The fourth requirement was satisfied as s 13(1) of the NTA allows an application to be made to the court for a determination of native title in relation to an area for which there is no approved determination of native title in existence at the time . Also, the court has the power to make a determination that native title does not exist . The court made it clear that the interactions between the ALR and NTA provide that an approved determination is necessary for land councils in these circumstances .
Native title did not exist in the determination area
The Tweed Byron Local ALC, as applicant, had the onus of proving it was more likely than not that no native title exists in the land . The basis for this was that native title had been extinguished by prior acts of the Crown .
The Court outlined the principles by which extinguishment is determined both at common law and in the NTA at . Relevantly, under ss 23C and 23E of the NTA, as well as s 20 of the Native Title (New South Wales) Act 1994 (NSW), a previous exclusive possession act (PEPA) done by the Commonwealth or NSW, will extinguish native title .
Three elements must be satisfied for an act to be a PEPA pursuant to the NTA. The act must have:
- been valid: s 23B(2)(a);
- taken place on or before 23 December 1996: s 23B(2)(b); and
- granted or vested an interest or an estate as set out in s 23B(2)(c) and (4) does not attract one of the exceptions in sub-paragraphs (9)-(10) .
The alleged extinguishing act was the appropriation of the land in 1988 under s 42 of the Public Works Act for the purposes of the Tourism Commission Act 1984 (NSW) which vested the land in the NSW Tourism Commission . This was shown by an Appropriation Notice that was published in the NSW Government Gazette No 142 on 9 September 1988 .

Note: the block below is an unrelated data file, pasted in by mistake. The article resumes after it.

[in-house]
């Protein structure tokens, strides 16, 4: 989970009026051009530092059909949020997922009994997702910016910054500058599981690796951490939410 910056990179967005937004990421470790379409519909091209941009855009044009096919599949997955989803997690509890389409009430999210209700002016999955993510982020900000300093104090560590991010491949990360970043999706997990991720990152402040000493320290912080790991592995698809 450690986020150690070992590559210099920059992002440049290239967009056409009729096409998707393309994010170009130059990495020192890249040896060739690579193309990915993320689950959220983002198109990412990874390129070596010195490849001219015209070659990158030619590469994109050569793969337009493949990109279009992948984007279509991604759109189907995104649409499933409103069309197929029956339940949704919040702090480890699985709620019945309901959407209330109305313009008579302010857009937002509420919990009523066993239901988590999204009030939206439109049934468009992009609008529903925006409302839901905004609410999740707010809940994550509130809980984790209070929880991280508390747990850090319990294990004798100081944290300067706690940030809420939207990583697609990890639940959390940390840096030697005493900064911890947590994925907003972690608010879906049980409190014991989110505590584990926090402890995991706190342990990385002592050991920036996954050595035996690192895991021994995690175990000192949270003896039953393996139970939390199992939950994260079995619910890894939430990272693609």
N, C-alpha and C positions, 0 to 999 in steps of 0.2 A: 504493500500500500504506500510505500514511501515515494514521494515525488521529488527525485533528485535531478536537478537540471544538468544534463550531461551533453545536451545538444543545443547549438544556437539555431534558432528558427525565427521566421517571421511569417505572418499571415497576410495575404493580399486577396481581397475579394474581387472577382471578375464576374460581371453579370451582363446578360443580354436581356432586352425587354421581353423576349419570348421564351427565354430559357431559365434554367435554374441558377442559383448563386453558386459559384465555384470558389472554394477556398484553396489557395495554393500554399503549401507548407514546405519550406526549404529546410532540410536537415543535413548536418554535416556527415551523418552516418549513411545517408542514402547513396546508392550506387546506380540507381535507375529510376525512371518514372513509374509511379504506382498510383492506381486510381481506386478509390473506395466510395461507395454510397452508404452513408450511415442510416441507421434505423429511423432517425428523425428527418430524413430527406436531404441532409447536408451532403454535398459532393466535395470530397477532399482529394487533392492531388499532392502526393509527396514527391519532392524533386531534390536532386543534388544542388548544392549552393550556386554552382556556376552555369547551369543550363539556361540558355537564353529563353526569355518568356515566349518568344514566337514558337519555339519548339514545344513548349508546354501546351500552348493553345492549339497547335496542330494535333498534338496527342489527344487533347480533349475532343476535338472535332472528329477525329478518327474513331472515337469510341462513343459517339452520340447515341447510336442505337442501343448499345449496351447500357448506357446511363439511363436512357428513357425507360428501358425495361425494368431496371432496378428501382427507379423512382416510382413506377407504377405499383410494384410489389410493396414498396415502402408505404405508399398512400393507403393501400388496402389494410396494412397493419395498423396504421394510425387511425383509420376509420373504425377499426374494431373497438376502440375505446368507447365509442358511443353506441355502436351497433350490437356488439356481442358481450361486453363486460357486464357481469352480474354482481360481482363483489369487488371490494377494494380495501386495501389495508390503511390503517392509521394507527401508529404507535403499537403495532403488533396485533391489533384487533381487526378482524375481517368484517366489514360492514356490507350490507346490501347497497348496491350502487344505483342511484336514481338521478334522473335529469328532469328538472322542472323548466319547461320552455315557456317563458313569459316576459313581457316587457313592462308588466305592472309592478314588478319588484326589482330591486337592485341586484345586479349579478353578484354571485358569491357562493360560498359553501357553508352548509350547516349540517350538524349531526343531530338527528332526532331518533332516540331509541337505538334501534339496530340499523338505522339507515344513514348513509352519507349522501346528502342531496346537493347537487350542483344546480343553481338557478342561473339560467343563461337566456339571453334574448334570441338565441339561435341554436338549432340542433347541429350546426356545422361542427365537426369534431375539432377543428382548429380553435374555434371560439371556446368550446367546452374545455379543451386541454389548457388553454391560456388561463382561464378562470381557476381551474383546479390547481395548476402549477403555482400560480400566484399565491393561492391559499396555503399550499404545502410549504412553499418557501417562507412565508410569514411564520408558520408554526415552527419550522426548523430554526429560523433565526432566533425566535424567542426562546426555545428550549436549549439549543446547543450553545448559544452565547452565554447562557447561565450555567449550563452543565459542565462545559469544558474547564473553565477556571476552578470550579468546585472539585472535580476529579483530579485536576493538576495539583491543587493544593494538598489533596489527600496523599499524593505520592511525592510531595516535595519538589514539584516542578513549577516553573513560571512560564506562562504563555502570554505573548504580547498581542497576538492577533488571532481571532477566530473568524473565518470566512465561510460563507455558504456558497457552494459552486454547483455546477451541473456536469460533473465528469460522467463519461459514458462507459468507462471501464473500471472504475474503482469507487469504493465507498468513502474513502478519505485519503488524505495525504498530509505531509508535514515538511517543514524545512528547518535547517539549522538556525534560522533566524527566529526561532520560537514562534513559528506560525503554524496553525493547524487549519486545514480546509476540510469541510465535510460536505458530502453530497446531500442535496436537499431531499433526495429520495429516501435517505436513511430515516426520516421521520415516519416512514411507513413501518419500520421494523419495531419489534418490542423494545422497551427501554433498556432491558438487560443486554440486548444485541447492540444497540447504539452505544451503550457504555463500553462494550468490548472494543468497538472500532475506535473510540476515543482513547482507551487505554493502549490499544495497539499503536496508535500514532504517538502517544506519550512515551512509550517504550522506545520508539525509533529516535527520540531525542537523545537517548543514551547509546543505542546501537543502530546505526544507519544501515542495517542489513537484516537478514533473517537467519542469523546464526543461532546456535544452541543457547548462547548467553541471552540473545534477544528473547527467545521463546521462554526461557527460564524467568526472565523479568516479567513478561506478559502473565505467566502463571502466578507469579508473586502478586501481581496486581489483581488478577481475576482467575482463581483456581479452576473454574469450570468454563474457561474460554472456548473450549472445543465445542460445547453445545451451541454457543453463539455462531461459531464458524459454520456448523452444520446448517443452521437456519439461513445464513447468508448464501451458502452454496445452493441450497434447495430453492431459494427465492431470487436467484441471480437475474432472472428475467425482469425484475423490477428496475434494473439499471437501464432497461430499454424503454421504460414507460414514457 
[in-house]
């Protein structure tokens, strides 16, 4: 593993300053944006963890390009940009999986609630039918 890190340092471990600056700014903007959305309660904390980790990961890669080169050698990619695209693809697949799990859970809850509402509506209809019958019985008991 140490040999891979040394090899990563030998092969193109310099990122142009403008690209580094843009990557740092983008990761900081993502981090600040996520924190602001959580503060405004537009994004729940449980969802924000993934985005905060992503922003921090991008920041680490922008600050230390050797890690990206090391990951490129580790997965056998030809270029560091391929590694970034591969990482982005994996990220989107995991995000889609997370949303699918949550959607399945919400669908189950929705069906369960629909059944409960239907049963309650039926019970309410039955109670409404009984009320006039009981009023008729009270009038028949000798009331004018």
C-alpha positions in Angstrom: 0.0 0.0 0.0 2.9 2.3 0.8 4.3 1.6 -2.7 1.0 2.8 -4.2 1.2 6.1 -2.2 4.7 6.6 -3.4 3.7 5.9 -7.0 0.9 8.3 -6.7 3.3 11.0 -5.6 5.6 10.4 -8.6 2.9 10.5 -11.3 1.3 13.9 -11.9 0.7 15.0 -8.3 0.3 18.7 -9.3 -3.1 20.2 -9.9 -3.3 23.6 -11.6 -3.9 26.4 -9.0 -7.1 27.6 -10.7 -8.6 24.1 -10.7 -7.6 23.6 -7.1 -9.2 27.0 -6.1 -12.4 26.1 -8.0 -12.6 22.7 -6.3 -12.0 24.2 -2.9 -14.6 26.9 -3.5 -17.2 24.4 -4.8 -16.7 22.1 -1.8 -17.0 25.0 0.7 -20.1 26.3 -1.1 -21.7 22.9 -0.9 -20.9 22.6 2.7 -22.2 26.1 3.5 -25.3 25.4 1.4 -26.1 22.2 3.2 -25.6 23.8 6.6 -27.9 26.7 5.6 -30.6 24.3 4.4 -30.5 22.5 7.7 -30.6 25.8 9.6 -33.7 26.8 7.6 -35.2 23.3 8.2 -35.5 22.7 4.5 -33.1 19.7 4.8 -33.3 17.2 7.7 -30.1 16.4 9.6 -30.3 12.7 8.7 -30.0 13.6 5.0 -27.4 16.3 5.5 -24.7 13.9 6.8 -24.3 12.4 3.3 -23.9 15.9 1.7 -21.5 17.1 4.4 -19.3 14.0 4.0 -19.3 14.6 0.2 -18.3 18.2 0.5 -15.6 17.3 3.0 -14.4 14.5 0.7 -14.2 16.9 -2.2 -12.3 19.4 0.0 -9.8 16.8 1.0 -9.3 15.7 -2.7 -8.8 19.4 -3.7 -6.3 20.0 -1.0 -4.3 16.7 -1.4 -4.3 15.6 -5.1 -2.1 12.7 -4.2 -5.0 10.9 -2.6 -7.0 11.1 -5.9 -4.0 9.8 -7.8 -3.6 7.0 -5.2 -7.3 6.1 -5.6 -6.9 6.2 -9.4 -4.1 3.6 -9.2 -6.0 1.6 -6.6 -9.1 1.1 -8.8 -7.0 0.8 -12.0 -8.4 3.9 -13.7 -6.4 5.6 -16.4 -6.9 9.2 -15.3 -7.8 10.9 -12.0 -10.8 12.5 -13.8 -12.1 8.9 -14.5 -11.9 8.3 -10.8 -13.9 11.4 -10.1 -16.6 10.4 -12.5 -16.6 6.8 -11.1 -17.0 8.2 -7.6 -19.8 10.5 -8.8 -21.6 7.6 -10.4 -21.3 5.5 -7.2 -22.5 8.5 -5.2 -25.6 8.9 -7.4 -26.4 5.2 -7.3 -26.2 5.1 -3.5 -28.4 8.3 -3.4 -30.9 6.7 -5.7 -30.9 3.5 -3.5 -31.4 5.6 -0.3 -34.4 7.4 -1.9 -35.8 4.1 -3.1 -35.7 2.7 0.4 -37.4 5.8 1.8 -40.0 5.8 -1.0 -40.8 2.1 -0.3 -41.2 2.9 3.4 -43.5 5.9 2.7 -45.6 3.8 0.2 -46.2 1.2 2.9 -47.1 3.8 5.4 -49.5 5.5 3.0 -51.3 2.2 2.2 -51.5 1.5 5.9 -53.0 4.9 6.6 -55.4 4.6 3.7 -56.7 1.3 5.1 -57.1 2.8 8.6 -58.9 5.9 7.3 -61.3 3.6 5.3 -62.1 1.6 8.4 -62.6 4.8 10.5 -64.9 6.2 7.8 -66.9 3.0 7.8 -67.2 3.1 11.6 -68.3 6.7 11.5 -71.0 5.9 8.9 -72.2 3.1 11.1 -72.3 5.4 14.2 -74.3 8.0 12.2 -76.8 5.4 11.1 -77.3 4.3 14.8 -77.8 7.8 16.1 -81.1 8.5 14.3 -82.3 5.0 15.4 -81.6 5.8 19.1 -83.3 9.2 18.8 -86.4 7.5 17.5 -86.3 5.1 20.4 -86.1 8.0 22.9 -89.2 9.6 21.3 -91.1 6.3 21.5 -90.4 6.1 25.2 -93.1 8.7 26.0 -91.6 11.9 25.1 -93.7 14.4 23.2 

Due to the vesting of the land in a State statutory authority, at issue was the exception in s 23B(9C) of the NTA , . This exception states that an act vesting in the Crown or a State statutory authority will not be a PEPA and extinguish native title unless the vesting extinguished native title in relation to the land in a manner 'apart from' the NTA , .
The Court stated that this question 'depends upon whether Division 1 of the Public Works Act is inconsistent with s 10(1) of the Racial Discrimination Act 1975 (Cth) (RDA) for the purposes of s 109 of the Constitution, insofar as it purports to extinguish native title' . Division 1 would be inconsistent if it: (1) had a discriminatory operation or effect against native title holders enjoying rights to own property, and (2) s 10(1) of the RDA is unable to enhance the rights of native title holders to the level necessary to eliminate said inequality of rights with non-native title holders .
The Tweed Byron Local ALC (with NTSCORP agreeing) argued that the vesting under Division 1 was valid because s 45 of the Public Works Act, in common with non-native title interest holders, applied in a way that allowed native title rights and interests to be converted into a claim for compensation under that Act .
The Court agreed, stating that as a result there was no discrimination on the ground of race, the vesting in the Tourism Commission was valid, and it extinguished any native title in the land in whole at common law upon publication of the Appropriation Notice . Although there was doubt as to whether there was an entitlement to compensation, that was not at issue here and deemed unnecessary to decide upon -.
A determination was subsequently made that under s 61(1) of the NTA no native title exists in the application area .